"Suits against corporations shall be commenced either in the county where the cause of action accrued, * * *, or in any county where such corporations shall have or usually keep an office or agent for the transaction of their usual and customary business."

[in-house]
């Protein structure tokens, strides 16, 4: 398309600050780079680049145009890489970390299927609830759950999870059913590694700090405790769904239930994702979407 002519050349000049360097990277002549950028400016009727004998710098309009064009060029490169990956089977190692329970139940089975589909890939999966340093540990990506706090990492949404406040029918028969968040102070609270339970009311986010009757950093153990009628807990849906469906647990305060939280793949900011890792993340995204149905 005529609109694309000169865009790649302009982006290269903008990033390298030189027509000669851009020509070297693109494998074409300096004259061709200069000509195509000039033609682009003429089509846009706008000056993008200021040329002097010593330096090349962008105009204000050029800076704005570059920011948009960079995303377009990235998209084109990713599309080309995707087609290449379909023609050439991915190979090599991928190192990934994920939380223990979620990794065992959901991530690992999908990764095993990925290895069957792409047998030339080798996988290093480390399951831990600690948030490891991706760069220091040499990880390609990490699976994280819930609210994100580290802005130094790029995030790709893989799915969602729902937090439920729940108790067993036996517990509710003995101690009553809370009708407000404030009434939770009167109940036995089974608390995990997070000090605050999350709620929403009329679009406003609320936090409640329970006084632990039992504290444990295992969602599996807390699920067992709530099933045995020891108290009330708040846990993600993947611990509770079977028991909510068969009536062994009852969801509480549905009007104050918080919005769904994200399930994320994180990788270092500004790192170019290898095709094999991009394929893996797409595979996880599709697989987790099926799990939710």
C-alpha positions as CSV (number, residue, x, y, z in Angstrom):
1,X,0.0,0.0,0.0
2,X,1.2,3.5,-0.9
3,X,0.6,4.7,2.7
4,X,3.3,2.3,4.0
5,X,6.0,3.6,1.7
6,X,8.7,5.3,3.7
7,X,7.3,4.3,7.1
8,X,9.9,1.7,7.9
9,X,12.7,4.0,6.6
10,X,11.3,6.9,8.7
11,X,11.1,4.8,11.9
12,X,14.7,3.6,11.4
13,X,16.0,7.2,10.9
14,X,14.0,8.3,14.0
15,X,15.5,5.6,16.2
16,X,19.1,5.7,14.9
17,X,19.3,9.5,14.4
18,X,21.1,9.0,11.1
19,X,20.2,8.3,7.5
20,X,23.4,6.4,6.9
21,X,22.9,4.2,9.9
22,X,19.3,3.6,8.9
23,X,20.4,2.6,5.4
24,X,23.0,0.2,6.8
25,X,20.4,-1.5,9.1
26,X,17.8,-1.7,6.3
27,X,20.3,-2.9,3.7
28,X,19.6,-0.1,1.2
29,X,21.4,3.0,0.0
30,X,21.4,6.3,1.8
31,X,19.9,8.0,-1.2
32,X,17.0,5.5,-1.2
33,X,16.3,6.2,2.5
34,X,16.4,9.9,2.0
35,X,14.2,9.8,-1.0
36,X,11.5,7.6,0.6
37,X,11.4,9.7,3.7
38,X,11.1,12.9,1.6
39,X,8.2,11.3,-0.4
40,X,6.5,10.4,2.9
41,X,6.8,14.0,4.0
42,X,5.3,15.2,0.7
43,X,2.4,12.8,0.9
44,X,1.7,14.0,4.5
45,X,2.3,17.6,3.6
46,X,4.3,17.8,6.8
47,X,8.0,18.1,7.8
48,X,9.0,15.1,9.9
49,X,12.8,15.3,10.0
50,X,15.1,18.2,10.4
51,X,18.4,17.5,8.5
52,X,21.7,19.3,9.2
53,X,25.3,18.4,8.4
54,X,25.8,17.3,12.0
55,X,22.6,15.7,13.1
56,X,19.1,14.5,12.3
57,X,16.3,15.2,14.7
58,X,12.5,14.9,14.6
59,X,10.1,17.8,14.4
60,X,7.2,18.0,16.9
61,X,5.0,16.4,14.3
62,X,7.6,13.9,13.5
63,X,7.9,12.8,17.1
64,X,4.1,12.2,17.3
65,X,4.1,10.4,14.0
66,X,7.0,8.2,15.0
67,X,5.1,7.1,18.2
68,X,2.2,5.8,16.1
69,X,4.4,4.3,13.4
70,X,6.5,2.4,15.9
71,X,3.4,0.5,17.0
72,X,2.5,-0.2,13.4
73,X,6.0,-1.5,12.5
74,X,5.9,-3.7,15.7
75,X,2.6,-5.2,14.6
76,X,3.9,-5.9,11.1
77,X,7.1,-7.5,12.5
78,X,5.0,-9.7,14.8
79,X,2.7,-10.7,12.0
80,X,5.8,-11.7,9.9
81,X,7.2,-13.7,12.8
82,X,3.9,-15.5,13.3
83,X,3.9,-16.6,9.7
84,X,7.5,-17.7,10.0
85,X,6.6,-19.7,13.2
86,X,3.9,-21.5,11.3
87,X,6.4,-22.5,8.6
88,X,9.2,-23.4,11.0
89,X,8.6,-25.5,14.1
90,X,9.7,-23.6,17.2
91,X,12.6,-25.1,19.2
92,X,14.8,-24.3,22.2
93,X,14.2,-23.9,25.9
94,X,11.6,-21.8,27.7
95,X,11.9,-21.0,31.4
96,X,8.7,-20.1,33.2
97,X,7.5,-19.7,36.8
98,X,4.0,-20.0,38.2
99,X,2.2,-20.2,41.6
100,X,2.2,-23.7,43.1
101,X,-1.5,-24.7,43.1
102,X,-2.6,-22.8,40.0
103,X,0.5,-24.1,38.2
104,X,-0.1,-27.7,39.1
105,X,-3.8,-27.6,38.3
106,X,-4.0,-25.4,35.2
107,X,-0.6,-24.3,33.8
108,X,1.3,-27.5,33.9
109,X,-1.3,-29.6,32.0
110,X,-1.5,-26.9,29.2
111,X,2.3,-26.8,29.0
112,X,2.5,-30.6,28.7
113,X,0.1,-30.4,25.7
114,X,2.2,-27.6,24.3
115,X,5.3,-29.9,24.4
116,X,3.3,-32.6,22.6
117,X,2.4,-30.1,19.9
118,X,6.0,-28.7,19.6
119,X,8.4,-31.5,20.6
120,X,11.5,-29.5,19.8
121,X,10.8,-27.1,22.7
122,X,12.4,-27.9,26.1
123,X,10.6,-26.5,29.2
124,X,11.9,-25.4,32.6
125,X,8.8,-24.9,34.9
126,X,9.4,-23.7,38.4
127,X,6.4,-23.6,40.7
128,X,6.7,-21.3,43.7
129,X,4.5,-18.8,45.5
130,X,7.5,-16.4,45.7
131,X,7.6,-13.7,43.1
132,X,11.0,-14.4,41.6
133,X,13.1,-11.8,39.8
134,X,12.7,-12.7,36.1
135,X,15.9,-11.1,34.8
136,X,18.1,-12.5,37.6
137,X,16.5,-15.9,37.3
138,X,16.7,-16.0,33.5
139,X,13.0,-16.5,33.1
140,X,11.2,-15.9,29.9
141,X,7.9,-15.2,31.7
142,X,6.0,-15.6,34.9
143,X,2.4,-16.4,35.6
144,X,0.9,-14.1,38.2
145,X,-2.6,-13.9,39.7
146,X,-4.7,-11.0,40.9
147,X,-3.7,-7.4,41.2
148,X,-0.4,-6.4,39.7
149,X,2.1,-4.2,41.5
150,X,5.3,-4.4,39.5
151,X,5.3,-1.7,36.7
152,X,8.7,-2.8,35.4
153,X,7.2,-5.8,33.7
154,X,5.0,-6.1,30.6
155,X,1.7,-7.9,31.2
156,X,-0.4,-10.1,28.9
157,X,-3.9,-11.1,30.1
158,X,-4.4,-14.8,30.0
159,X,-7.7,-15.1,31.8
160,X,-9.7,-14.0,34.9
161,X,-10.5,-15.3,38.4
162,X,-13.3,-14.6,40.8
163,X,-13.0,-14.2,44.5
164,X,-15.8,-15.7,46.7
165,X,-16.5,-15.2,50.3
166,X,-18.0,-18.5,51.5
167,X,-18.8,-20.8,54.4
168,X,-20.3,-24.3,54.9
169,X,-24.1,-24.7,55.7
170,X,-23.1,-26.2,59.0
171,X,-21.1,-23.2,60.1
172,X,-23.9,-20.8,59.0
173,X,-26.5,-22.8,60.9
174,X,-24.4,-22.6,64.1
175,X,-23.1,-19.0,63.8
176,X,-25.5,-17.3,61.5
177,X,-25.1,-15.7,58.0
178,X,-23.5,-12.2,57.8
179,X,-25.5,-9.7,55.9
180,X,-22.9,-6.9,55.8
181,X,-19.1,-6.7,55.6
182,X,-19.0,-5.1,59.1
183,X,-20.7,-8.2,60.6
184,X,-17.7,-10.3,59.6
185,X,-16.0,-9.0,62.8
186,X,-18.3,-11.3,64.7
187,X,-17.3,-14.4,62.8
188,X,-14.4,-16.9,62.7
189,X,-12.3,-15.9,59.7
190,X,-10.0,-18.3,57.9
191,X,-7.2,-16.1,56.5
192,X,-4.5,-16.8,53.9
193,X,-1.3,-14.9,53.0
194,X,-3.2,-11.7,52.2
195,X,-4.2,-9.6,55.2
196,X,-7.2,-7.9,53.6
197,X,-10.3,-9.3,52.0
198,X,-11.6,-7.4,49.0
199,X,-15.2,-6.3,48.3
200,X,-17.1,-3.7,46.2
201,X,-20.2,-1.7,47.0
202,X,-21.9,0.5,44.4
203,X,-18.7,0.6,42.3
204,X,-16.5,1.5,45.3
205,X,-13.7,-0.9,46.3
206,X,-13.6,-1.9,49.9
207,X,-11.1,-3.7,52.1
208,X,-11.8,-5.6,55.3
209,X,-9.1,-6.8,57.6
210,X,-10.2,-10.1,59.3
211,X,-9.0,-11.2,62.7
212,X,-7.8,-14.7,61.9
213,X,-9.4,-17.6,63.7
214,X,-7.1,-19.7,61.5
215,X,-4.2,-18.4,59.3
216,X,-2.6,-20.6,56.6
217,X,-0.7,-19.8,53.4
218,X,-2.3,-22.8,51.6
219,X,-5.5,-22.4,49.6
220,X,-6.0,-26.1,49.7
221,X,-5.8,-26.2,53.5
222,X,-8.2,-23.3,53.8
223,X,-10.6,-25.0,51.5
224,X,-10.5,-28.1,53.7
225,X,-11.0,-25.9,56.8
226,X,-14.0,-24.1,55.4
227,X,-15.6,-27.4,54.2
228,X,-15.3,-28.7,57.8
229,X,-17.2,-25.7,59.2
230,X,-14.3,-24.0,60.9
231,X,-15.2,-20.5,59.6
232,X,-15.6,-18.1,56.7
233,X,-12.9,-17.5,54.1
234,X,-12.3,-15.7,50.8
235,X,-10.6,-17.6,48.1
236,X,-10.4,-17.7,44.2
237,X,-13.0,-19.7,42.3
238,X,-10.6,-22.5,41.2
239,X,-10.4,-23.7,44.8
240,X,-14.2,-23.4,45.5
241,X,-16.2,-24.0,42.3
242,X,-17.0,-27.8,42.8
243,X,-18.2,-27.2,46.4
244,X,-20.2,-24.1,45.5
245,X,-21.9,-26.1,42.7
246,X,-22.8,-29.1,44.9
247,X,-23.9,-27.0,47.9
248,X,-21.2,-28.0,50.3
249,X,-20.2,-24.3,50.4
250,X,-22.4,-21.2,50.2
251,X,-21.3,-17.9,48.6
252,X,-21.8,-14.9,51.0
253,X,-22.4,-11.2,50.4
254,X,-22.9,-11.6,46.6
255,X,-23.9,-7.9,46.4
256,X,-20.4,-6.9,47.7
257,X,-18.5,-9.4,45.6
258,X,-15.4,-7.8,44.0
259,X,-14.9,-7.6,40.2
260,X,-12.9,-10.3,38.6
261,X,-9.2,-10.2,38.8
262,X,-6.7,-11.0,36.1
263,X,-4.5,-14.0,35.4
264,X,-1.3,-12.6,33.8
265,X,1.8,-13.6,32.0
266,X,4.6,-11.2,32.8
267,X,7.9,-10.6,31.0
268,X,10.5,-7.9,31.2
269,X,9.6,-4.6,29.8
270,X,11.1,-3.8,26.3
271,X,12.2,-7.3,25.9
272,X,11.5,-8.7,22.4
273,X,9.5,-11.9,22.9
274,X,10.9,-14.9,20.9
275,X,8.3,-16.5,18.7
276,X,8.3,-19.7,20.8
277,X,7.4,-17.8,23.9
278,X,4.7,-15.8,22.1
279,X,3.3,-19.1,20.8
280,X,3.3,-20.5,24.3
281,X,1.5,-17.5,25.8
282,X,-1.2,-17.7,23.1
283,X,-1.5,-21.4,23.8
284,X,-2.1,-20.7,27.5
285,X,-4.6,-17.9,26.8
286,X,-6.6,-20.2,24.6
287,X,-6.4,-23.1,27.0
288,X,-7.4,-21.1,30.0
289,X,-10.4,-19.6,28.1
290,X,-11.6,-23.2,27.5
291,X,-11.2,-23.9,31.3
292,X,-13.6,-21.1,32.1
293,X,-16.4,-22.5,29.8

Statutes fixing the venue of actions brought against corporations in the county in which the cause of action arose or accrued have produced conflict of authority as to the proper venue of actions for libel against incorporated publishers of newspapers. See annotations, 37 A.L.R. 908 and 148 A.L.R. 477; 33 Am.Jur., Libel and Slander, § 227, p. 208; 92 C.J.S. Venue §§ 17 and 18, pp. 704-707. The first decision of this court on that subject was the case of Julian v. Kansas City Star Co., decided in 1907, 209 Mo. 35, 107 S.W. 496. There, a divided court held that under the above-quoted statute an action for libel against the publisher of an incorporated newspaper accrued in any county the newspaper was publicly circulated by the publisher despite the admitted fact that the newspaper was published in another county and the first publication of the alleged libel occurred there. Judge Graves, with Judge Lamm concurring, filed a strongly dissenting opinion. That decision was followed (with Judges Graves and Lamm continuing to dissent) until the case of Houston v. Pulitzer Publishing Co. (decided in 1913), 249 Mo. 332, 155 S.W. 1068, 1070, wherein the court overruled the Julian case and adopted, by reference, the reasoning in the dissent filed in the Julian case as the majority opinion of the court. The holding in the Houston case was that (1) under Rev.St.1899, § 997, providing that suits against corporations be commenced either in the county where the cause of action accrued or in any county where such corporations had an office or agent, an action for libel could be brought only in the county where the libel was first published or in the county of the residence of the plaintiff, and that, absent waiver, the court of no other county had jurisdiction; and (2) a statute that would allow one to sue a publishing corporation for libel in any county he chose where the allegedly libelous publications were circulated would be unconstitutional as depriving persons sustaining injuries from tortious acts other than libel of equal protection of the law and of their property without due process of law.